Talk about social media. How do things like [talk show host] Bill Maher and the YouTube video with Desiree Jennings change the dynamics?

I think social media has dramatically changed [things], and I think certainly we in the public health community and academic community are just catching up, especially we older folks. But Twitter and YouTube definitely has an impact. I spoke recently at a high school near here. There were about 200 people in the audience, and I asked them how many had gotten the influenza vaccine, and about half raised their hands. Of the half that didn’t raise their hands, they said that they didn’t get it because on YouTube they saw a Redskins cheerleader [Jennings] say that she had gotten the vaccine and had a so-called dystonic reaction. Now, the influenza vaccine doesn’t cause dystonic reactions. I mean, any neurologist who looked at this particular film would —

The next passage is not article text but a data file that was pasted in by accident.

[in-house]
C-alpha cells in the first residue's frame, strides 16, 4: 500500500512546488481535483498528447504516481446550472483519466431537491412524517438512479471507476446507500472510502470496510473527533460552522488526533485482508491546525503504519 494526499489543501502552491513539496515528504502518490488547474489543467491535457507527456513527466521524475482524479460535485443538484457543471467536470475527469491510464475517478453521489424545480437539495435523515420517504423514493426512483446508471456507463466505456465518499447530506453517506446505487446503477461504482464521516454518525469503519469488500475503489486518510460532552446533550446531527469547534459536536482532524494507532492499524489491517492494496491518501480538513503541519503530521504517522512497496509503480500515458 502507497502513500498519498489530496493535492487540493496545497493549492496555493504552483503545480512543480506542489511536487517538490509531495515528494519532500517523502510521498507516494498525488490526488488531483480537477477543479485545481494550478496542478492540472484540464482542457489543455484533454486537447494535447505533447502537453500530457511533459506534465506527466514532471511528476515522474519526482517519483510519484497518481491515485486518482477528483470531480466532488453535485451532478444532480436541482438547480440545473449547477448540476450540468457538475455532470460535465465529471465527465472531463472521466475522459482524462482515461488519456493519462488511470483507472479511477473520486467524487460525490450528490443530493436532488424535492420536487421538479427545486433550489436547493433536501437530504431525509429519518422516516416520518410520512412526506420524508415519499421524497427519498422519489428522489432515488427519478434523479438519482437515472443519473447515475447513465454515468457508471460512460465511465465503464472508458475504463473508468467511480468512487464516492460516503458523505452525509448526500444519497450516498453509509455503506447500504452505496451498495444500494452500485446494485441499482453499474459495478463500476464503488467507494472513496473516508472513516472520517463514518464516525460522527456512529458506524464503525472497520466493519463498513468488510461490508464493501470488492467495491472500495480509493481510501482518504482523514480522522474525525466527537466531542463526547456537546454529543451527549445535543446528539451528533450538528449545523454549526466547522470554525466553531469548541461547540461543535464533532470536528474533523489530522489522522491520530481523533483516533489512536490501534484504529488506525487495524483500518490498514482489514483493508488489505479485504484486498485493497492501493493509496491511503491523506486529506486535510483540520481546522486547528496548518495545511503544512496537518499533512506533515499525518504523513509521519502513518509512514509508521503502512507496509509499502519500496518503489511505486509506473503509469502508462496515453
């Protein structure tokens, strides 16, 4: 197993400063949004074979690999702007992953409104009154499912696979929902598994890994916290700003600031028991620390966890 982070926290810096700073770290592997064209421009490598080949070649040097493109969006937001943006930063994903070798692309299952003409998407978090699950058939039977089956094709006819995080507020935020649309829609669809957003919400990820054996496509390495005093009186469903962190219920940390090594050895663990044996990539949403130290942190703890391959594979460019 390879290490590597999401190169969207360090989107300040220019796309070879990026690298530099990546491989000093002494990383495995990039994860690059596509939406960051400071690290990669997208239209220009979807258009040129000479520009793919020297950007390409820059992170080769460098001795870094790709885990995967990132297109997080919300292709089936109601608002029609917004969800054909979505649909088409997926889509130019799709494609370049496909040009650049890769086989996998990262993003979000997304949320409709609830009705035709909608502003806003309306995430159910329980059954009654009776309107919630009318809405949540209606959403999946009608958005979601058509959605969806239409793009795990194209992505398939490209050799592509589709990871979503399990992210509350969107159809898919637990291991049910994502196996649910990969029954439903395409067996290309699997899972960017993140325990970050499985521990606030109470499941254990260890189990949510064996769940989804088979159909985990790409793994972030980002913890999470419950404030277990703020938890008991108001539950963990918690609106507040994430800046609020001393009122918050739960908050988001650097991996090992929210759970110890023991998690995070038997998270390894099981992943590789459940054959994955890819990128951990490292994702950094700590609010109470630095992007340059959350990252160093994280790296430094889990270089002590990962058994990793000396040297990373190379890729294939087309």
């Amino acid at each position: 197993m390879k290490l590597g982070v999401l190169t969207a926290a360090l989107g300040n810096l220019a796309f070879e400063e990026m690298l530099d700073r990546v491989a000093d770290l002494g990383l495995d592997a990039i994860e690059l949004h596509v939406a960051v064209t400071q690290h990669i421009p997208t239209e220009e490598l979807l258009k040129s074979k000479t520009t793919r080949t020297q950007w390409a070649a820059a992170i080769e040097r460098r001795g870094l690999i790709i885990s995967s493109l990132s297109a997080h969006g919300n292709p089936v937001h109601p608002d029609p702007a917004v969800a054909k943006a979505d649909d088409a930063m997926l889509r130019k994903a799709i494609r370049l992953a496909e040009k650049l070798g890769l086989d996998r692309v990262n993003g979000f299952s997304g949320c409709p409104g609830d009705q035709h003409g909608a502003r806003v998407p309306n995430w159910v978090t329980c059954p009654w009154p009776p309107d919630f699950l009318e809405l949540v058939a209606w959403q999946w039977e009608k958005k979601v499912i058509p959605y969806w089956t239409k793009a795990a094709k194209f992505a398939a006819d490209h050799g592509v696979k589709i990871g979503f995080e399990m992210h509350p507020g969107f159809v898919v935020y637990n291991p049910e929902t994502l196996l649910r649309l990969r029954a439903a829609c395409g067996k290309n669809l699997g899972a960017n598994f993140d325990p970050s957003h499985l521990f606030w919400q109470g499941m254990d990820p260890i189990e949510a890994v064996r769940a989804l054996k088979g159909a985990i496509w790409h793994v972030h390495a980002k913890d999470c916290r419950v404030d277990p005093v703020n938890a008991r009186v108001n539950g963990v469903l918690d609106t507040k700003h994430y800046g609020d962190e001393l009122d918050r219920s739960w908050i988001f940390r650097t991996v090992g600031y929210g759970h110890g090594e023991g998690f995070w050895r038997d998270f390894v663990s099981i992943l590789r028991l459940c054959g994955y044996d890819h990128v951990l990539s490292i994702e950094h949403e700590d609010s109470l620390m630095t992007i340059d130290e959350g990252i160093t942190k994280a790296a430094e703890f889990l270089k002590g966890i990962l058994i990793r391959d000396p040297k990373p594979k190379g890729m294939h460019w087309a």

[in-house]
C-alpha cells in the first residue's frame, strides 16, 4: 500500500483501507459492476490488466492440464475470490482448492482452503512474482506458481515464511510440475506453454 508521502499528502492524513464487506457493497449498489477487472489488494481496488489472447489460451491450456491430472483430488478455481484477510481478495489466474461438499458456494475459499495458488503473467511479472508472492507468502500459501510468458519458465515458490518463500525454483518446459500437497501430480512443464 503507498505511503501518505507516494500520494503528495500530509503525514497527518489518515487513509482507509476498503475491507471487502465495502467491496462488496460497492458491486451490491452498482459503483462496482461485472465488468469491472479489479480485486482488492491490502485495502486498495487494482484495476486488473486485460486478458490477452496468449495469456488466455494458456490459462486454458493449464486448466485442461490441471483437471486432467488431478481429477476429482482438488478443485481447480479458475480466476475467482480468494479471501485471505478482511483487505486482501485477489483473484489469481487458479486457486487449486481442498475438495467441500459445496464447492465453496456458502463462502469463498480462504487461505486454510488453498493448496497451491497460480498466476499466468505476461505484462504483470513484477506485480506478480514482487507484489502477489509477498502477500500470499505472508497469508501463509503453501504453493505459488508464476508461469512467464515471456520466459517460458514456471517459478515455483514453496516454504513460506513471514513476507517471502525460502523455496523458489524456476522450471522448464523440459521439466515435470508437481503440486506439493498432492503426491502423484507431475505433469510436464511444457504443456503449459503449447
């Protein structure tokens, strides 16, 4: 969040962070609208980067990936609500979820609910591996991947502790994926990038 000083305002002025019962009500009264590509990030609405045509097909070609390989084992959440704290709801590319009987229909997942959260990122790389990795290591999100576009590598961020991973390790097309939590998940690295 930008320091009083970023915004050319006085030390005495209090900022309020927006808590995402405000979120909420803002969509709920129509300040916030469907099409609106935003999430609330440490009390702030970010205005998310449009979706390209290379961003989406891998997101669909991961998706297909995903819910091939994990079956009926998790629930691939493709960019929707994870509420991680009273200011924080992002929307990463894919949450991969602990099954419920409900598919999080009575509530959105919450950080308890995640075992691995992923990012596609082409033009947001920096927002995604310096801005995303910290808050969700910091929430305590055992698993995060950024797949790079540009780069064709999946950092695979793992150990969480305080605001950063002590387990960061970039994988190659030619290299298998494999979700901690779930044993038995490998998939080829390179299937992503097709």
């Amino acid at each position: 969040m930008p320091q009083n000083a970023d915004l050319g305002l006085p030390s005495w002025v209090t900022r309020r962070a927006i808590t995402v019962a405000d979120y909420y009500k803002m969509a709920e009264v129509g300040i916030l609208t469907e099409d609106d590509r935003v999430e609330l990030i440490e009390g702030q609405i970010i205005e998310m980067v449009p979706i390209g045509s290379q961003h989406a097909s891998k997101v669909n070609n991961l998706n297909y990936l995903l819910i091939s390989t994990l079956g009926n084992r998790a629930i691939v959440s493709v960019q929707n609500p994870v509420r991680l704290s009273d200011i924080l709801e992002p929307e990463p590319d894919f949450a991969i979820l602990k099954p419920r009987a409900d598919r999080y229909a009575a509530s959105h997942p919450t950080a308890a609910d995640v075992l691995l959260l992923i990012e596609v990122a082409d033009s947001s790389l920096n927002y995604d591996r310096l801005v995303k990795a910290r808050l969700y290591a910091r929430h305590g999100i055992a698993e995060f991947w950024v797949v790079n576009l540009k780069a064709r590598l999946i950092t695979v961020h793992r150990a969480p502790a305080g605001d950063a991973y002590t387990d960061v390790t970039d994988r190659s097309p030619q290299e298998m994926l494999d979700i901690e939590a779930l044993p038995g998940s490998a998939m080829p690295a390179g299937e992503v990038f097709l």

This is the lady who walked backward?

This is the lady who could walk backward but not forward, right. I think that was the story. Her collection of symptoms didn’t make neurological sense. It didn’t make biological sense. And I think any neurologist who looked at that would say that. And then she suddenly got better when she gave herself chelation therapy. I mean, it was all sort of bogus and kind of hoaxical.

But the point is that these students who sat in that room were much more likely to believe something they had seen on YouTube from a Washington Redskins cheerleader than they would have believed something that they would have heard from the Centers for Disease Control and Prevention or the American Academy of Pediatrics. That’s a little frightening.

I mean, somebody like Bill Maher — who tweets the notion that anybody who gets the novel H1N1 vaccine is, in his words, “an idiot,” and then writes a piece very quickly on Huffington Post, listing as his sources of information not a single person who has any expertise in vaccines — is frightening. It’s frightening that it has that kind of traction. It’s frightening that we put so little value on expertise, that because, I guess, of Google, that anyone’s an expert — or alternatively, no one’s an expert.

Bad ideas can be contagious and go viral in the same way that organisms can.

Yeah, I guess that’s right. Bad ideas can go viral. In fact, I would argue that that’s probably the worst aspect of the novel H1N1 virus. What’s more contagious: the novel H1N1 virus or the bad information surrounding it?